Mezzes

Egyptian food, taameya

Egyptian food: Taameya inside a pita (Photo: Politicalmonkey2010.wordpress.com)

Taameya / falafel

Had to start with the taameya: The Egyptian falafel. Mashed beans made into balls, then deep fried. Middle Eastern goodness that most of us have tried at least once. The Egyptian taameya, however, is a different kind and has a quite distinctive flavor and deep pistachio-green color: Different from any other falafel I had tried elsewhere. They use different kinds of beans in different Arab countries, thus the different falafel varieties. Certainly, one could travel all over the Middle East simply trying to find the perfect ball of falafel. A mission I might attempt to accomplish soon…

Baba ghanoush

Egyptian food, baba ghanoush

Baba ghanoush: Pita dip made of mashed eggplant mixed with spices, typically bathed in olive oil and garlic

I will never forget the baba ghanoush I had on a daily basis in Cairo, particularly the one at my favorite restaurant in Dokki, called Taza. Walking distance from my house, it was part of my evening walk back from Arabic classes at AUC. Its garlicky, even smoky kind of flavor is what made Taza’s baba ghanoush the best in town. I tried many others and none can compare, so make sure you head to 146 al Tahrir Street if you go through Cairo, Egypt and sample this Arab delicacy. What is interesting is that this great review comes from a person who usually hateseggplants. So if you are like me, please don’t give your back to this dish: It is a must-try!

Fuul

Egyptian food, fuul

Egyptian fuul (mashed fava beans, simmered for over 8 hrs) with crazy toppings. Photo: Politicalmonkey2010.wordpress.com

Ahh, fuul. This Egyptian food is so dynamic (is that the right adj? lol) that I would sometimes eat it 5 times a day without even thinking about it. I would had it with falafel and eggs in my morning pita pocket; for lunch with a couple of kofta pieces; a pita pocket filled with just fuul as a snack – the possibilities are endless. Basically, fuul is to Egyptian food what rice and beans are to Latin cuisine (now we’re talking, I know). My favorite concoction must be fuul alaskandereya(literally meaning “Alexandria fuul,” from the Egyptian city on the Mediterranean): Fuul spiced up with hot peppers . They were basically the Robin to my Batman when I lived in Egypt.

Kibbeh

Egyptian food kibbeh

Egyptian food: Kibbeh

Egyptian food open kibbeh

Egyptian food: Opened kibbeh (Photo: Cassaendra, Sittoo’s, Parma, OH

Another mouth-watering Egyptian food, kibbeh rounds up my Top 3 mezzes list. What I find the most curious about this dish is that it looks and tastes so similar to a Puerto Rican fast food, called the alcapurria. While the Boricua appetizer is made of either cassava or plantains, the shell of the kibbeh is made of cracked wheat. Also, the ground beef that fills them is spiced differently. However, when it comes to looks, the Puerto Rican alcapurria seems like an elongated kibbeh. Wow, this is truly torture…I want some now!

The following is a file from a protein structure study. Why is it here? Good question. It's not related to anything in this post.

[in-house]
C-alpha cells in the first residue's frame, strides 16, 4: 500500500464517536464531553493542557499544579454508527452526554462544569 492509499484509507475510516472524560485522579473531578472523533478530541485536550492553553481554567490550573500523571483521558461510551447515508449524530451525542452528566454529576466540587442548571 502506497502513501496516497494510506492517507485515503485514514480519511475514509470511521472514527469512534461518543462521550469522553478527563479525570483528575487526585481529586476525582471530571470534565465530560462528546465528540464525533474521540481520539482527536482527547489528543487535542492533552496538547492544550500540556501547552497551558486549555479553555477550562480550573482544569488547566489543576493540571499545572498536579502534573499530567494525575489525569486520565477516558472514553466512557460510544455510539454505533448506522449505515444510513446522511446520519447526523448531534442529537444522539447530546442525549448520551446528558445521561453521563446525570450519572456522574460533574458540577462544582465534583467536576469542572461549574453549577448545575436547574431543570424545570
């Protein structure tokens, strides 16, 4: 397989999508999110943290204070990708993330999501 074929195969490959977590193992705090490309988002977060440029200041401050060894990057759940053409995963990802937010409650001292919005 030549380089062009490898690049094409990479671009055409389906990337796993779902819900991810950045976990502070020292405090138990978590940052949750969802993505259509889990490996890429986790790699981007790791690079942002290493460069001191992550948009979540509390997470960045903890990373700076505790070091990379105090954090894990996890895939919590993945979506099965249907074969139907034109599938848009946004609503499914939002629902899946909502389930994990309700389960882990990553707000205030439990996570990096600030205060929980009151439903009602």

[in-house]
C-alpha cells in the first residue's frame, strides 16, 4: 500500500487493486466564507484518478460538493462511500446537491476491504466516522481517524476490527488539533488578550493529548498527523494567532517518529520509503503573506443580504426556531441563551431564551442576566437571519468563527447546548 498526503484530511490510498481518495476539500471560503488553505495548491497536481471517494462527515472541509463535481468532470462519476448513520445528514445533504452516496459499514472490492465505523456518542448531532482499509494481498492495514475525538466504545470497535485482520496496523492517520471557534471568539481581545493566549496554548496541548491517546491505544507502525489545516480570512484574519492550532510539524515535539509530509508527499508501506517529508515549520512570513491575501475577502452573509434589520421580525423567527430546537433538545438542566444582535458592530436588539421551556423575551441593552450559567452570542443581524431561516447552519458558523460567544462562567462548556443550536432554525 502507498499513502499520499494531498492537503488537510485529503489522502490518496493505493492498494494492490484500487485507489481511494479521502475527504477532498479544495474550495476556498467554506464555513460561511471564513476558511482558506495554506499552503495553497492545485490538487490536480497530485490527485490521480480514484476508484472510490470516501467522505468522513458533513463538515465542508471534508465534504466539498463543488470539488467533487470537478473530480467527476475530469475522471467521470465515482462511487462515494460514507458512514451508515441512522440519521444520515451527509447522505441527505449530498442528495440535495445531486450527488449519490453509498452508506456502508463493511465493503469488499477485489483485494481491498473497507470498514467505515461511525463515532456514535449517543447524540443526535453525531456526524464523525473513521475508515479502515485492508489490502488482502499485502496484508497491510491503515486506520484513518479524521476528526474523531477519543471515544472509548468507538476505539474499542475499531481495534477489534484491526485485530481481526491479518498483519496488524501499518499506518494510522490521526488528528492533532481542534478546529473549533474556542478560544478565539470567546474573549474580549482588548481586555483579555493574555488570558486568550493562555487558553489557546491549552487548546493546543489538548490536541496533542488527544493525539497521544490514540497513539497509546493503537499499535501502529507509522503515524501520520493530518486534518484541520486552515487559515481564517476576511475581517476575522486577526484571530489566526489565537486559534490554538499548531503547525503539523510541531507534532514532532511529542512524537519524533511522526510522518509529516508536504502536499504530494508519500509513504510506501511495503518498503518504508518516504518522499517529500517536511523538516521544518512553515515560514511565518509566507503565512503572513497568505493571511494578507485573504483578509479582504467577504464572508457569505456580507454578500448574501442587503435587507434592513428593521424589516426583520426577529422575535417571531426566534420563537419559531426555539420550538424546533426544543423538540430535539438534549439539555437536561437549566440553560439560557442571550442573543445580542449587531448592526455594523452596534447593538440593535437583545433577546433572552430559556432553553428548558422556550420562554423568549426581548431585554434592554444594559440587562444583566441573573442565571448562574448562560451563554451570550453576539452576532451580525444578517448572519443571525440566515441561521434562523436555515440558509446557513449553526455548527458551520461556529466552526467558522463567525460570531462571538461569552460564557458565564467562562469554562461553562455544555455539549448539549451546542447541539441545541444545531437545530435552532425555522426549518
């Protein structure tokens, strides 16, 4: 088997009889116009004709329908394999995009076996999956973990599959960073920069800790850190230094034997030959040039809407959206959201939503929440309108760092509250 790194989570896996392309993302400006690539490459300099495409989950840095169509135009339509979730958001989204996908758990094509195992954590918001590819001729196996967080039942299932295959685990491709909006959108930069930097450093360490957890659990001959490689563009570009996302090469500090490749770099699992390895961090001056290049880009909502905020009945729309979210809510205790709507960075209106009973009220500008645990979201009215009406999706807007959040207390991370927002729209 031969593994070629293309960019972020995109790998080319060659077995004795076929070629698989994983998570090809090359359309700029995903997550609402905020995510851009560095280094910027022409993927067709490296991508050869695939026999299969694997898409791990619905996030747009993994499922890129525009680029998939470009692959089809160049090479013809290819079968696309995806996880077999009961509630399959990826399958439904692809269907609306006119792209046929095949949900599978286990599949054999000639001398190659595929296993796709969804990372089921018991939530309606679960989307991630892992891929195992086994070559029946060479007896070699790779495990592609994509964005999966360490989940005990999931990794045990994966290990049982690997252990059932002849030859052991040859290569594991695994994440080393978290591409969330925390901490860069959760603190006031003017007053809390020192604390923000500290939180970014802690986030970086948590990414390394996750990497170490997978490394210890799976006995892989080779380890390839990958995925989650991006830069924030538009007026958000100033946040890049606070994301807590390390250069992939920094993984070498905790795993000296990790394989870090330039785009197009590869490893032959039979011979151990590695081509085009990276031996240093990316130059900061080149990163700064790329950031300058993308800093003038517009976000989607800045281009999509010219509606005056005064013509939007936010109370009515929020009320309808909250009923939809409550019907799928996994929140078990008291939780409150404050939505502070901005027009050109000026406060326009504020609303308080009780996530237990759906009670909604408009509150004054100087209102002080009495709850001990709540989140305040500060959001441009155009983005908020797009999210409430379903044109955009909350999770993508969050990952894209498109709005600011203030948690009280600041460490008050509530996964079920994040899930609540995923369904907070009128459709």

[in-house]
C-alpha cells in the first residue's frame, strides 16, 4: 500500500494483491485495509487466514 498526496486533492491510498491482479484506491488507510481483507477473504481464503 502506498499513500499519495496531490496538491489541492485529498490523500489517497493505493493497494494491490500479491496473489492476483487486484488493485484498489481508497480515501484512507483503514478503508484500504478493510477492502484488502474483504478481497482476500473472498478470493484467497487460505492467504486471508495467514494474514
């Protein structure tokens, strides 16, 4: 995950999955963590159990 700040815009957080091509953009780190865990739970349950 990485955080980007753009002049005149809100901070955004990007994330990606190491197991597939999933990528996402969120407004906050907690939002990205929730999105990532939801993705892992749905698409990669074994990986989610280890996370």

Main courses

Egyptian food: Fiteer

Egyptian fiteer (Photo:Twincitieseats.blogspot.com)

Fiteer

Doubling as appetizer/desert for a table or a meal for one, fiteer is another Egyptian food I often have dreams of at night. A hybrid between a crepe and a pizza pie, fiteer is made of several light, buttery sheets put together and then stuffed with all kinds of ingredients: From veggies to lamb, to cheese and chicken, even Nutella (chocolate spread) and nuts! It is absolutely delicious, could either be your app or desert, and you could eat it every day for a month and not get tired of it: Too many varieties to choose from!. Be careful when eating it hot from local restaurants and stands though: The nastiest case of Pharaoh tummy, aka food poisoning, while I lived in the Middle East was caused by some old cheese stuffed in my fiteer from well-known Egyptian rest. chain GAD. So smell your food and make sure the cheese looks melty and “right” prior to consumption!

Kushari

Egyptian food, kushari extra onions

My favorite kushari: Extra fried onions, please!

Egyptian food kushari

Mix well — and never judge a book by its cover!

Oh my kushari. The quintessential Egyptian food, you can’t say you’ve been to Egypt if you haven’t eaten this dish. At first sight, it looks like a bunch of leftovers of macaroni, rice, lentils, fried onions and salsa dumped together. However, if you can get past the looks, your taste buds are in for a real treat. I love to add some extra garlic sauce and double the fried onions topping, in addition to a hint of the super-spicy Egyptian pepper sauce provided. Your kushari stand attendant always remembers how you like it if you are a regular like me, which is a plus (because, naturally, i would then get 3 times the fried onion topping. Aiiiiwa!). Best in town is debatable: Current competition is between Koshary Abou Tarek (16 Maarouf St., Champollion, Cairo) and Koshary El Tahrir (12, Youssef El Gendy St. ,Off of Bab El Louk St.). Naturally, reviews are quite mixed. I went to both and can’t pick a favorite, so I recommend you pay a visit to both restaurants and decide which is the best Cairene kushariyourself!